Overall, effective governance must meet the following conditions – first, decision-making based on complete and symmetrical information. Second, there are costs associated with selecting and changing options. Finally, the administration must be flexible enough to support the interests of the organization while taking into account individual choice.

Promoting flexible, dynamic and sustainable governance with a view to the future

On the basis of the above points, I consider that “elastic handling”, defined “The ability to adapt to different social jurisdictions” is a solution to governance for the present and the future. Through flexible governance, we can coordinate the interests of different parties, balance decentralization and centralization, and put in place an effective system of incentives and consequences. Through an on-chain system of identity and node authentication, we can connect the world on-chain and off-chain for true integration.

Within this system, I believe that the two key mechanisms are the following:

  • Coordination mechanisms.
  • Two-track electoral mechanisms.

Token holders can vote on a direction for a community organization that is charged with acting in the best interests of the platform. To stimulate participation and ensure representative change, direct incentives, such as tokens, should be issued based on the level of participation of token holders. From my point of view, it allows users to vote for representative institutions and consensus nodes a platform that dynamically adapts to the changing needs of the community and industry.

In addition, an identity system on the chain is also essential. As mentioned earlier, the world of a chain cannot be disconnected from the world outside the chain. Sovereign states and real-world legal jurisdictions need to be mapped into the chain. Governance mechanisms should reflect this through an on-chain social identity system that reflects on-chain addresses and user transaction records, decentralized identification documents and registration jurisdiction. Based on these aspects, off-chain regulations provide users with a soft guide to on-chain activities by jurisdiction.

The types of services provided in the public chain may be affected by local regulations. This real-world identity mapping, along with dynamic choices, means that token holders have the authority to make decisions and adapt accordingly to future transactions. When processing transactions, different nodes will respond differently to different types of transactions, which will affect the types of services processed on the public blockchain to different degrees.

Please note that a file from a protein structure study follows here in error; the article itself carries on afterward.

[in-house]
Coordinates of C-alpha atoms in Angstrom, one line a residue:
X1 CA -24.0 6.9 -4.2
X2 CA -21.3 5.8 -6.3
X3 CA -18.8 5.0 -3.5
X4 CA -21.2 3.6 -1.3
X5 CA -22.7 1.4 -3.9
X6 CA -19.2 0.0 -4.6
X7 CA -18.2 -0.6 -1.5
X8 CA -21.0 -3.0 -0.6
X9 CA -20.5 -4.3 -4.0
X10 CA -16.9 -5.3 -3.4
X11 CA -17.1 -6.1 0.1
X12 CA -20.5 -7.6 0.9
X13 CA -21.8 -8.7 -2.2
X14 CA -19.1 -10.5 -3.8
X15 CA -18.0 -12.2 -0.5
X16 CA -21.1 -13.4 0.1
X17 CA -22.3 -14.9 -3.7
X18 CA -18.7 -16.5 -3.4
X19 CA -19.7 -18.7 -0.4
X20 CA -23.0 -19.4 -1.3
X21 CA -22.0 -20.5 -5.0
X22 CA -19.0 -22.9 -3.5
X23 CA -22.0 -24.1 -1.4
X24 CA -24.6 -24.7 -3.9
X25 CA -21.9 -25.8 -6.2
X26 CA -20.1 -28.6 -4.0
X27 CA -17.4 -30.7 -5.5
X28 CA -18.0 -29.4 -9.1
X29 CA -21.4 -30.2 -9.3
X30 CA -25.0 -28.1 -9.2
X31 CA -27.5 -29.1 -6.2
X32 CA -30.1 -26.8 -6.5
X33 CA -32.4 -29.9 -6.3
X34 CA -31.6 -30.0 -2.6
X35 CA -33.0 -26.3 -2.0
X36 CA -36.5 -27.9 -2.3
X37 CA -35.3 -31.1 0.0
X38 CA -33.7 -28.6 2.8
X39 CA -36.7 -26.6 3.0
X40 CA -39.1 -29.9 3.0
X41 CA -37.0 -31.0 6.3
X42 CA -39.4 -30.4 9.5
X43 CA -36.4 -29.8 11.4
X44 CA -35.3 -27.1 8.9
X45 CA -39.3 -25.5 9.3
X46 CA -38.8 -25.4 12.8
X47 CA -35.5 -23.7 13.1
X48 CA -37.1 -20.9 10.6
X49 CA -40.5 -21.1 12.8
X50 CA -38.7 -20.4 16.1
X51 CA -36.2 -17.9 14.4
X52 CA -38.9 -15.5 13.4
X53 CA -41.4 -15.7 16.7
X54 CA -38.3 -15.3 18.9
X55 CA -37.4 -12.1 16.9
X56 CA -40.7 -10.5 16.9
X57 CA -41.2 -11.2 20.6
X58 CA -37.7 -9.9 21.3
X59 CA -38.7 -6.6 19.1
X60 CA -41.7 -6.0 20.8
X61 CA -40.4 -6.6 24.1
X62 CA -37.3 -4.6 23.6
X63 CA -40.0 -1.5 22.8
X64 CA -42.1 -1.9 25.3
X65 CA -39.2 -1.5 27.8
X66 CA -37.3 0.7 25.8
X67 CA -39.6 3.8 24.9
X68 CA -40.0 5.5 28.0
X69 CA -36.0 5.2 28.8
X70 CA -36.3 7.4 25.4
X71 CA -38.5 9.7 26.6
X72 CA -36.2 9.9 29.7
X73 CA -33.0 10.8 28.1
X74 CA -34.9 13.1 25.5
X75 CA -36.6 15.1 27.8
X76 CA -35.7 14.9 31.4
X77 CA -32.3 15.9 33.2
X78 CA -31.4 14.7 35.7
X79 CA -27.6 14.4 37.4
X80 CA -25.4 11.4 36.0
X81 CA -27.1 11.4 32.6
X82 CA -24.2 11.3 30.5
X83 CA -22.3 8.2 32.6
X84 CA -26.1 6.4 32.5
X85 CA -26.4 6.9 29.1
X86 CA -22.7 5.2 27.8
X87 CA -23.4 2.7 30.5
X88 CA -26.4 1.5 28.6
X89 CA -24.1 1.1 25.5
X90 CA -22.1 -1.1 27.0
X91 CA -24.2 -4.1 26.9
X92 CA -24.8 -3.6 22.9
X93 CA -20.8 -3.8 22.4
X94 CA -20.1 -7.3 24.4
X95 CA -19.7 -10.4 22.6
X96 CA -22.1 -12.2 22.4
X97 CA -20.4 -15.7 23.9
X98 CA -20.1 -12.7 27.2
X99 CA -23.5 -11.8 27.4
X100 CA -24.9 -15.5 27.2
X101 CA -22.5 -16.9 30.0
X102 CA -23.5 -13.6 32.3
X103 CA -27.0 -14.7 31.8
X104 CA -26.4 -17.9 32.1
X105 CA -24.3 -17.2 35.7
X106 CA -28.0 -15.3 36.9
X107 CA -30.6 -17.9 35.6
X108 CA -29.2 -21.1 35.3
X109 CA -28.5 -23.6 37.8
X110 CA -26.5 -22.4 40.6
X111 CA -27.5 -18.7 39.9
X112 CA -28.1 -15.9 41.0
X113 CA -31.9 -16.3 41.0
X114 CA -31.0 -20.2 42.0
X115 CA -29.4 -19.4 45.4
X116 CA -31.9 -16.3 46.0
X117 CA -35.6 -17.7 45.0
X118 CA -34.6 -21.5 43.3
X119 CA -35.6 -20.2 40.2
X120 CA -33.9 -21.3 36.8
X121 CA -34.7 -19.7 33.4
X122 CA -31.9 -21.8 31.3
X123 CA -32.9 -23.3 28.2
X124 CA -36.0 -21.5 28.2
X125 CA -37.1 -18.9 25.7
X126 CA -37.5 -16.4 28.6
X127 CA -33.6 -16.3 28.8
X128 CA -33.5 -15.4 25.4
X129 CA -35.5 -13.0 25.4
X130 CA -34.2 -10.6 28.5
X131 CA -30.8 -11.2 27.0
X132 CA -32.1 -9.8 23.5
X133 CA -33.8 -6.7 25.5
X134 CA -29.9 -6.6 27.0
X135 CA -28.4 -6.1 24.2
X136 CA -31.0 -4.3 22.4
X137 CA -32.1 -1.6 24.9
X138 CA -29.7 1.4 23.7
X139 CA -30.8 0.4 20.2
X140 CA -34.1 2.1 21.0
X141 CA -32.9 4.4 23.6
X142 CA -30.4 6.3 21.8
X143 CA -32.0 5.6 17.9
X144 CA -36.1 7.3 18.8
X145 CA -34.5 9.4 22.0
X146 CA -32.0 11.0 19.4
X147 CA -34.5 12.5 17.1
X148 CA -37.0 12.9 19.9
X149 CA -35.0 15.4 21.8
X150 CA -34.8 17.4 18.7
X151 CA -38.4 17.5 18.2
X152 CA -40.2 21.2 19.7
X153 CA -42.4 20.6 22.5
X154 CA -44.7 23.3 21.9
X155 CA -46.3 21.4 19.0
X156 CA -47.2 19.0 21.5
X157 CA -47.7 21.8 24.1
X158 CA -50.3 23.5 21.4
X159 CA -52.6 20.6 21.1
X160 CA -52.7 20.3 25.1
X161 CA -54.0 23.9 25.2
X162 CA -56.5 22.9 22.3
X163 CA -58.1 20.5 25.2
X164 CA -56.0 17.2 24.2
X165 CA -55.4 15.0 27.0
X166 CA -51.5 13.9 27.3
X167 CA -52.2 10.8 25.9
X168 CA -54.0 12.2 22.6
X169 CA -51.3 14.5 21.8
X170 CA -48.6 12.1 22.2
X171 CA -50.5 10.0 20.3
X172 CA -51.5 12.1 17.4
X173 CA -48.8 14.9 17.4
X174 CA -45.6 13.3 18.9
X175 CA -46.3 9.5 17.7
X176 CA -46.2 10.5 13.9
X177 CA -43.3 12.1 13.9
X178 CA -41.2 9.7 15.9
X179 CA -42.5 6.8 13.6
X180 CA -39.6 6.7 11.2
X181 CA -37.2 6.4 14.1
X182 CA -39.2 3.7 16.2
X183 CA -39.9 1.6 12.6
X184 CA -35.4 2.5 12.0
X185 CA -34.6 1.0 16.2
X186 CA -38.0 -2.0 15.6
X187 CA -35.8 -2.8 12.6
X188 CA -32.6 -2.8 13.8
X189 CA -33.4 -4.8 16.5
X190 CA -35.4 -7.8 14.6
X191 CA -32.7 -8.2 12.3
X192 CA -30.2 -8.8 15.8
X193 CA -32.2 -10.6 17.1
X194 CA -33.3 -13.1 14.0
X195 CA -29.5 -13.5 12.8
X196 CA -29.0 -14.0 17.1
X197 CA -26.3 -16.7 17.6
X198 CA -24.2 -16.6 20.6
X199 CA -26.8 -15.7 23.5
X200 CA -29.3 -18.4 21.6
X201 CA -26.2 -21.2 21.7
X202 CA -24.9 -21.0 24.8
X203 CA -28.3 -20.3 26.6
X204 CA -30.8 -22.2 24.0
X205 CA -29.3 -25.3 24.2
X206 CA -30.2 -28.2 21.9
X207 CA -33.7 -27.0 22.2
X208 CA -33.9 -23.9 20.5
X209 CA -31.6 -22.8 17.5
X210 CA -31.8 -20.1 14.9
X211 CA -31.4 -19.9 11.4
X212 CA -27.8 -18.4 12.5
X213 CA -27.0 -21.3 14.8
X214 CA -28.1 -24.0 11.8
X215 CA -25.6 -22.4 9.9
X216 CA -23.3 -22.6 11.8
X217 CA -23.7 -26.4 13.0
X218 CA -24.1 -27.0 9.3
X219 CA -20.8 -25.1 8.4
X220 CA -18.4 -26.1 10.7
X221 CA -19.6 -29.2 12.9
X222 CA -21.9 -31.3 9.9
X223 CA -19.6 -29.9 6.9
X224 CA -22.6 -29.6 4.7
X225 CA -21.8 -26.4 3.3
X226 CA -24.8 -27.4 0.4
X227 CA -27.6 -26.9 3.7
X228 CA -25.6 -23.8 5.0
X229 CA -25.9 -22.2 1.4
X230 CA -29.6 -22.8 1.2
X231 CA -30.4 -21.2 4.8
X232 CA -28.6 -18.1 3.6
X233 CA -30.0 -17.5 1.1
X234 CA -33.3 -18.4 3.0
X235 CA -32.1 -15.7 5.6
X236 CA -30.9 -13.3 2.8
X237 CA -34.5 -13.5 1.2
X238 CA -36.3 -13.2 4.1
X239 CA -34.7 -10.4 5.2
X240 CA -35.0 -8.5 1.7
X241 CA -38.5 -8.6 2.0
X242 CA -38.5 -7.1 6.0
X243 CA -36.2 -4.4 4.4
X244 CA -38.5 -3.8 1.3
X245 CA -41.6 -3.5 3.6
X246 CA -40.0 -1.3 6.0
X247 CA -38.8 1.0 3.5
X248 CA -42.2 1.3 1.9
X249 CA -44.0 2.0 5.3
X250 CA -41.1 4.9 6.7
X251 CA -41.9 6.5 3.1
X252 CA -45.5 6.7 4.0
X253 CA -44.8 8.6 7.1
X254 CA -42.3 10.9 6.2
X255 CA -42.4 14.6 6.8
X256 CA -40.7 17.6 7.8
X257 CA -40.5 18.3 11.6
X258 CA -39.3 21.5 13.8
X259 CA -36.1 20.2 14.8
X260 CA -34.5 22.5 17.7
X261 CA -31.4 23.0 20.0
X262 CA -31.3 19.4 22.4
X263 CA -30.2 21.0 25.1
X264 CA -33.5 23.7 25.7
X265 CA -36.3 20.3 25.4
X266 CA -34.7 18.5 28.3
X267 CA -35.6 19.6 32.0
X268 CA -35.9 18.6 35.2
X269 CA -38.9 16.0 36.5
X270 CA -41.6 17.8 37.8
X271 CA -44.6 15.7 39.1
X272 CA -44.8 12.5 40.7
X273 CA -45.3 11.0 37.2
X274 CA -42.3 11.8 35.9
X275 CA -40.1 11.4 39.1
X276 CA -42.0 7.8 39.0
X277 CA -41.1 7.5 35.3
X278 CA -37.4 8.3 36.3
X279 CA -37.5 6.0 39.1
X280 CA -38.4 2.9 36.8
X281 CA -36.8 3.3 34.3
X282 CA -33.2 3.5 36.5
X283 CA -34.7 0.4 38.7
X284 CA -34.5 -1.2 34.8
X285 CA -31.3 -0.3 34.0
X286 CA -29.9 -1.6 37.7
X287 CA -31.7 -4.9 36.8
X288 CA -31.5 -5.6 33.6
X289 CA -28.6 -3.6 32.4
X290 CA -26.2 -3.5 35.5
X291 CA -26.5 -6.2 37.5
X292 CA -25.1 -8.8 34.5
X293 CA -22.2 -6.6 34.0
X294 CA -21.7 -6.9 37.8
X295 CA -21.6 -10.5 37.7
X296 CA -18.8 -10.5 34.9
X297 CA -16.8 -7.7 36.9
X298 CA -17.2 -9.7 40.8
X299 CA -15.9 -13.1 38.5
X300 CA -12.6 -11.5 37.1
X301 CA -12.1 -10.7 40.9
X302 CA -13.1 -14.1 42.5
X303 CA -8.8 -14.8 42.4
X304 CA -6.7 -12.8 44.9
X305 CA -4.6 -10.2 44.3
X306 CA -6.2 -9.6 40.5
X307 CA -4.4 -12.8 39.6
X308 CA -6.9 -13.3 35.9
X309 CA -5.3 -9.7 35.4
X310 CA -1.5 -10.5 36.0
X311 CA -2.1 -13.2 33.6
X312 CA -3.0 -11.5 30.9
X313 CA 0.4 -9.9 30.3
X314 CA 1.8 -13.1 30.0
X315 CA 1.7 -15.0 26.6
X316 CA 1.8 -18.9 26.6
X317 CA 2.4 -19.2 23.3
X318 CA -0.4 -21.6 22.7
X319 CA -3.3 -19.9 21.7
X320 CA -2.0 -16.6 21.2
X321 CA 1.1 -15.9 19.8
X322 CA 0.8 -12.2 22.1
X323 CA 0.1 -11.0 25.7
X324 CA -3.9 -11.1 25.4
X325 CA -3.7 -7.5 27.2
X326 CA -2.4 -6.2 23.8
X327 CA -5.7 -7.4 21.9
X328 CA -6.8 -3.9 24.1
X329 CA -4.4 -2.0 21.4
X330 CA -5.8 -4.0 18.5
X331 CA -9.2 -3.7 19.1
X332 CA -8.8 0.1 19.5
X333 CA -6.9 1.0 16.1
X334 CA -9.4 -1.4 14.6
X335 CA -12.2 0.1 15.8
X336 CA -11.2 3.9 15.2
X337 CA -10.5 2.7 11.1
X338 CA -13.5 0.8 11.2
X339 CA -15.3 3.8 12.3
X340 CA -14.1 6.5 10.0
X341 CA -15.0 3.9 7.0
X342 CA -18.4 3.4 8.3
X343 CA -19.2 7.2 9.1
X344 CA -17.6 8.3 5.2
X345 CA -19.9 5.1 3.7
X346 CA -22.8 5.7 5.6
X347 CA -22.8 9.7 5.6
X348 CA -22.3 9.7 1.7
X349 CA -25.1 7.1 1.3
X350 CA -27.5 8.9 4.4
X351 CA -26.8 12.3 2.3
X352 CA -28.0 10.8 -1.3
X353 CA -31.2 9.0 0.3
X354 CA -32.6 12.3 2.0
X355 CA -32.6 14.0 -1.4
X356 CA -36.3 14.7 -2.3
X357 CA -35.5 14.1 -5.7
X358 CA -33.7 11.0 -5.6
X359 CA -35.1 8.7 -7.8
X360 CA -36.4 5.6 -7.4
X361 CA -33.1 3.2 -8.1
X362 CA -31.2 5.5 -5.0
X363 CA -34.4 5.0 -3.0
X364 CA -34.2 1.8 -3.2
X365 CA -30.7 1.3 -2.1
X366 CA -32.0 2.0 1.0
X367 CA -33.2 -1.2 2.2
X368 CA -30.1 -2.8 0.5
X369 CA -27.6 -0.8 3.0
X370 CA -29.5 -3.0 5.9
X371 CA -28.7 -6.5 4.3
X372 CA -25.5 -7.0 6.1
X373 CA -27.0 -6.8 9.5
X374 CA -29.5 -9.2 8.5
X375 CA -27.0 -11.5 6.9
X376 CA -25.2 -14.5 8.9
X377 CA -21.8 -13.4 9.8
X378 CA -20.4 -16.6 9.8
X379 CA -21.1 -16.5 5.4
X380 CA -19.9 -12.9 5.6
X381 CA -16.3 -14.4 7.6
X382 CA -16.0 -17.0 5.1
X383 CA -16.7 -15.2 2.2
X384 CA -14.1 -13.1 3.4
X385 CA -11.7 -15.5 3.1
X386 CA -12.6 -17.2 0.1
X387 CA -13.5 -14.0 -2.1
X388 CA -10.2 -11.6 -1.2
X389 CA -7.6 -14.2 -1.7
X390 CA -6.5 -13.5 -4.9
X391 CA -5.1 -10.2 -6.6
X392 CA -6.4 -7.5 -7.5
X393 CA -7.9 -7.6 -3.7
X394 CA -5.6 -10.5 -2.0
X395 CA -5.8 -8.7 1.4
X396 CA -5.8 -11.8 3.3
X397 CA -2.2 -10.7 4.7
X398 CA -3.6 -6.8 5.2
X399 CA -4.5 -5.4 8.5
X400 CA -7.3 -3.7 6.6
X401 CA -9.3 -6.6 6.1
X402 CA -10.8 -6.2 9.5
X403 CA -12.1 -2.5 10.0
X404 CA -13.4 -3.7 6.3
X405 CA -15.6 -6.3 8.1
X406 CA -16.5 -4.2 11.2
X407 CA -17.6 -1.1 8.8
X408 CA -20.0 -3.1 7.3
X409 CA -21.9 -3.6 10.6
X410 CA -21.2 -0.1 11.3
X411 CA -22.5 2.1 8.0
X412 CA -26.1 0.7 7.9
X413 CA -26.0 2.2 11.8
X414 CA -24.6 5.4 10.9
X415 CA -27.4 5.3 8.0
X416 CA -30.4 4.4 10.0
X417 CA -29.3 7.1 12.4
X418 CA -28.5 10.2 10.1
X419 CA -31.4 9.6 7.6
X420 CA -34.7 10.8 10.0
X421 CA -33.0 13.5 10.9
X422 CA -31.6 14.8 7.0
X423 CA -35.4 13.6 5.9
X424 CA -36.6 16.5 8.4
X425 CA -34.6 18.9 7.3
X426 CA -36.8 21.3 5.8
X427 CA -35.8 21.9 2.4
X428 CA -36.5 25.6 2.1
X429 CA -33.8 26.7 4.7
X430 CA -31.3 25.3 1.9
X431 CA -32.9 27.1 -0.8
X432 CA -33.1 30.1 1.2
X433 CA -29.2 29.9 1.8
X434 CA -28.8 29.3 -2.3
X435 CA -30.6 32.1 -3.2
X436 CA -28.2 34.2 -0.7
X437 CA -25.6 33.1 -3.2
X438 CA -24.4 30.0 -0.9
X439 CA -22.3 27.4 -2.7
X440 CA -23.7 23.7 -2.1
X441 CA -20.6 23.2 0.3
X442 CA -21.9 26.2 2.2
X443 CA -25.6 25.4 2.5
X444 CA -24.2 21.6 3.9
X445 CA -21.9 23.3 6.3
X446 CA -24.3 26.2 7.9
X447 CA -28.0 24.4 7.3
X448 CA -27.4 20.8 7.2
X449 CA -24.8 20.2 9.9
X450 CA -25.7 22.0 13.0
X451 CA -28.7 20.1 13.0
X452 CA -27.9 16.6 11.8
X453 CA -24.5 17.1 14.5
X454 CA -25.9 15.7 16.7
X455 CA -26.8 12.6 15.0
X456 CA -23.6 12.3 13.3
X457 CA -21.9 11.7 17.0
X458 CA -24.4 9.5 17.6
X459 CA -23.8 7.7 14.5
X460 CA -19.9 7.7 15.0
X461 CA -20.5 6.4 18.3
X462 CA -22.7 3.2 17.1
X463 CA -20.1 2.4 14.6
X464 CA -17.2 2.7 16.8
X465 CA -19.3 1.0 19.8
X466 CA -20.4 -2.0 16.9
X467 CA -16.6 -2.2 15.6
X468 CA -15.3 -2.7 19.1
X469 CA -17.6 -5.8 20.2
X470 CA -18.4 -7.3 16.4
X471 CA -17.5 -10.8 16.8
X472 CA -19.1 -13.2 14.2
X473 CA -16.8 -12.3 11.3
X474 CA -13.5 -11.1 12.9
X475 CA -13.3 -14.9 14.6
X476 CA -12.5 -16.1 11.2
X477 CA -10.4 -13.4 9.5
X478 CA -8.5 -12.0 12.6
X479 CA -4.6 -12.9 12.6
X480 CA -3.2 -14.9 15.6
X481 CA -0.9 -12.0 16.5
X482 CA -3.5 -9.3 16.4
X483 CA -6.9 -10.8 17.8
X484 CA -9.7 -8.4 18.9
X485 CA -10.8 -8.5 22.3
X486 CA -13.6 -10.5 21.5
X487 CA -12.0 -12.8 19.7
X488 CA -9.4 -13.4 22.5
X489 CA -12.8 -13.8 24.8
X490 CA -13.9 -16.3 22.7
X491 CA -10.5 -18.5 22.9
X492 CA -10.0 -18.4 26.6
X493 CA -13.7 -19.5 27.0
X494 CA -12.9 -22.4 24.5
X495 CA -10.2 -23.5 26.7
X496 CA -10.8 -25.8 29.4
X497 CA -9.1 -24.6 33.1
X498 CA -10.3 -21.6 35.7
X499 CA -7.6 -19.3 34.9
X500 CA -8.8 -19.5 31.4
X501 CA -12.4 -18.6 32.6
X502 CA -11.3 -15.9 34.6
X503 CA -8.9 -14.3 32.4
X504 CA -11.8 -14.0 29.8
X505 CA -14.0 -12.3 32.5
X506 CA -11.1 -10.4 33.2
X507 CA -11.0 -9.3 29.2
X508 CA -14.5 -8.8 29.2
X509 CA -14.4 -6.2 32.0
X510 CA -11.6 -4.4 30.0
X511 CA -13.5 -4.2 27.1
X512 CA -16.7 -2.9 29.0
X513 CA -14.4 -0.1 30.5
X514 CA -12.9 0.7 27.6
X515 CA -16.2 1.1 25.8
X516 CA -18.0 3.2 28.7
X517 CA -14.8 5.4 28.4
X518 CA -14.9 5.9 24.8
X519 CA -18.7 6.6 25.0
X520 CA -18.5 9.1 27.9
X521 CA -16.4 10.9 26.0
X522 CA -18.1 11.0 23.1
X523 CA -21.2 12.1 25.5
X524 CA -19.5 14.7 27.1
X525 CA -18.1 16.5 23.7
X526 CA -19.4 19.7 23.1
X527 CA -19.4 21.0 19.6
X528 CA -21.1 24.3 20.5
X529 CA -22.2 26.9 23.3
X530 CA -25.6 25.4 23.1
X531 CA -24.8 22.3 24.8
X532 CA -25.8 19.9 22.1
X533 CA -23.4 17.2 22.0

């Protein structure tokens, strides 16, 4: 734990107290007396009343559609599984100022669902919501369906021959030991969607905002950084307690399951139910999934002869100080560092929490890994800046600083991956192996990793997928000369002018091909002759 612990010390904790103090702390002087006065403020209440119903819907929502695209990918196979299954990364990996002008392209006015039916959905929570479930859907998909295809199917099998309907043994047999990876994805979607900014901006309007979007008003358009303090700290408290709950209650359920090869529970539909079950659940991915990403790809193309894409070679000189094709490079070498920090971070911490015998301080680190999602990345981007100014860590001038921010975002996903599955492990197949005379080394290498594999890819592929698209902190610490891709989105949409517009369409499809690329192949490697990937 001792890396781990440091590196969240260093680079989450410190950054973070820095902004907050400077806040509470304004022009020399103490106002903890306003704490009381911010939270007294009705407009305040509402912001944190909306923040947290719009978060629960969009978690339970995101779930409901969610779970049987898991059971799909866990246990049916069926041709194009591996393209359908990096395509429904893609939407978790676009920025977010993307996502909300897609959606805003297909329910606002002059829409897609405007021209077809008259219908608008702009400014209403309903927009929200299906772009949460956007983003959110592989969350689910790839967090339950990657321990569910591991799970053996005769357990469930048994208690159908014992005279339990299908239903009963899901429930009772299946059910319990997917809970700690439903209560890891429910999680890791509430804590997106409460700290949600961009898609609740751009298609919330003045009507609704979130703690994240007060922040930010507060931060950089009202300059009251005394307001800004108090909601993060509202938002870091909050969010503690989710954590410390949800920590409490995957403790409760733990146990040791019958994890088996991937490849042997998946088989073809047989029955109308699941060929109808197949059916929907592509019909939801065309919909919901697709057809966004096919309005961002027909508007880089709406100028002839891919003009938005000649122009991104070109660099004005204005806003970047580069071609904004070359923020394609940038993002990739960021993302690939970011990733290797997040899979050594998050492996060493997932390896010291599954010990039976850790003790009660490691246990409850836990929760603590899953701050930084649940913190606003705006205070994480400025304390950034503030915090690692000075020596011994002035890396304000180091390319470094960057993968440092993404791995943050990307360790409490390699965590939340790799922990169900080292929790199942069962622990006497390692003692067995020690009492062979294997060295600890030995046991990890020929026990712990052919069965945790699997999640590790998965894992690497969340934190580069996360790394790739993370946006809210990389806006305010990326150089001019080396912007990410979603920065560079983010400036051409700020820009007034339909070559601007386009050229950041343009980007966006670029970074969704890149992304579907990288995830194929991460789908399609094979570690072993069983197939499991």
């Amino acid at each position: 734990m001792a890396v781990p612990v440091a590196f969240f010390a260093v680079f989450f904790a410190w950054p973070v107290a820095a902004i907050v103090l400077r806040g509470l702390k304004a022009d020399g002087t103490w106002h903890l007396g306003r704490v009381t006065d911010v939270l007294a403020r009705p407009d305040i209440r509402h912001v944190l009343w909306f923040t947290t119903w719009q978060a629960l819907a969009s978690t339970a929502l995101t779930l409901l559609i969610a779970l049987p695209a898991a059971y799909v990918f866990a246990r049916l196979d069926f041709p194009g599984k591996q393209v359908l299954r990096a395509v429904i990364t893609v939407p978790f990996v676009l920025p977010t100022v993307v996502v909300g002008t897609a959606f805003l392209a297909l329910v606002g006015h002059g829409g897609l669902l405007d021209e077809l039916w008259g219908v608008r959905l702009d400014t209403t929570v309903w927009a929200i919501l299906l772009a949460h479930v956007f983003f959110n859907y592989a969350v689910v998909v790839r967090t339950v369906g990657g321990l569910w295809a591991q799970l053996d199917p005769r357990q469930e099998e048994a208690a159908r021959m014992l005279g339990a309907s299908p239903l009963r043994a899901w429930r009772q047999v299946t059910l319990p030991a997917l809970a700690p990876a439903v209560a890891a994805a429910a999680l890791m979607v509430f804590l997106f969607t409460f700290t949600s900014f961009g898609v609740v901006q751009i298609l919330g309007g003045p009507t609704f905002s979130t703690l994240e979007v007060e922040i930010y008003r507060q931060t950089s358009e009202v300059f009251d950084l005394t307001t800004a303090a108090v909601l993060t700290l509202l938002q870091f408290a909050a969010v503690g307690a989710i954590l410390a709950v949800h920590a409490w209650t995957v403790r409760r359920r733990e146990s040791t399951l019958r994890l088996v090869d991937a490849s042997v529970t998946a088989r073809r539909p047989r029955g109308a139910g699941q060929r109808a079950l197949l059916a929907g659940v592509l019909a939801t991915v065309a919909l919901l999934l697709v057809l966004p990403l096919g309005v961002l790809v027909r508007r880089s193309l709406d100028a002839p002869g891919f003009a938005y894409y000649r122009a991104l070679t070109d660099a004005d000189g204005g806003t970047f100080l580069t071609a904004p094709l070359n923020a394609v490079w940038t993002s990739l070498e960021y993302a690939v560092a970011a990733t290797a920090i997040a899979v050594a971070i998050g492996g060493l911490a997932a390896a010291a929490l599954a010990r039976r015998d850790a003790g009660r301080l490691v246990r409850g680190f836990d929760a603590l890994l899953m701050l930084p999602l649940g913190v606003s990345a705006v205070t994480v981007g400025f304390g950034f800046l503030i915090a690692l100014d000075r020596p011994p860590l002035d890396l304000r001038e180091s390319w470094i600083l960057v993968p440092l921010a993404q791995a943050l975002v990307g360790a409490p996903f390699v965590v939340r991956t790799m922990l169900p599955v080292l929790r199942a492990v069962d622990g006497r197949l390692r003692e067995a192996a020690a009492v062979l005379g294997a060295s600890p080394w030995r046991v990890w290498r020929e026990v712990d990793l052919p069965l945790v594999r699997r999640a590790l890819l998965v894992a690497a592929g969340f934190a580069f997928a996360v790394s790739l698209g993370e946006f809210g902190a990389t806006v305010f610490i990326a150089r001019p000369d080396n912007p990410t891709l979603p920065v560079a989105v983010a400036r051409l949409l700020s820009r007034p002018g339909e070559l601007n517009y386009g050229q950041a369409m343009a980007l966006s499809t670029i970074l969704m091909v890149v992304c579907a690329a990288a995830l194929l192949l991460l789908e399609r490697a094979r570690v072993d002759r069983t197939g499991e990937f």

For example, for a particular type of particular transaction, consensus nodes that exceed the error tolerance rate cannot go through that type of transaction due to the influence of the local court system. At present, the legal influence on this type of specific transaction is reflected in the public chain. In dynamic elections, token holders then decide whether to continue voting for affected nodes in the next election period. Node candidates can also make adjustments according to the voter’s strategy.

Added value through dynamic options

I believe that through this flexible and dynamic management system, we can fully understand decentralized chain store management, node traffic management and chain voting management. Local regulations influence the strategic choices of voters and indirectly influence the behavior of network participants.

Through repeated management cycles, blockchains eventually shifted to developing a balance that includes everyone’s interests – including real-world concerns. This opens the way to sustainable and responsible growth in the online and off-chain world.

The views, ideas and opinions expressed herein are by the author only and do not necessarily reflect the views and opinions of Cointelegraph.

Da Hongfei is best known for co-founding the “Smart Economy” Neo blockchain network with Erick Zhang in 2014. Da graduated from the University of Technology in South China with degrees in technology and English. He worked in a consulting company until 2013, when he learned how to code before founding Neo. Along with Zhang Da, he also founded OnChain, a commercial blockchain company that provides services to private companies.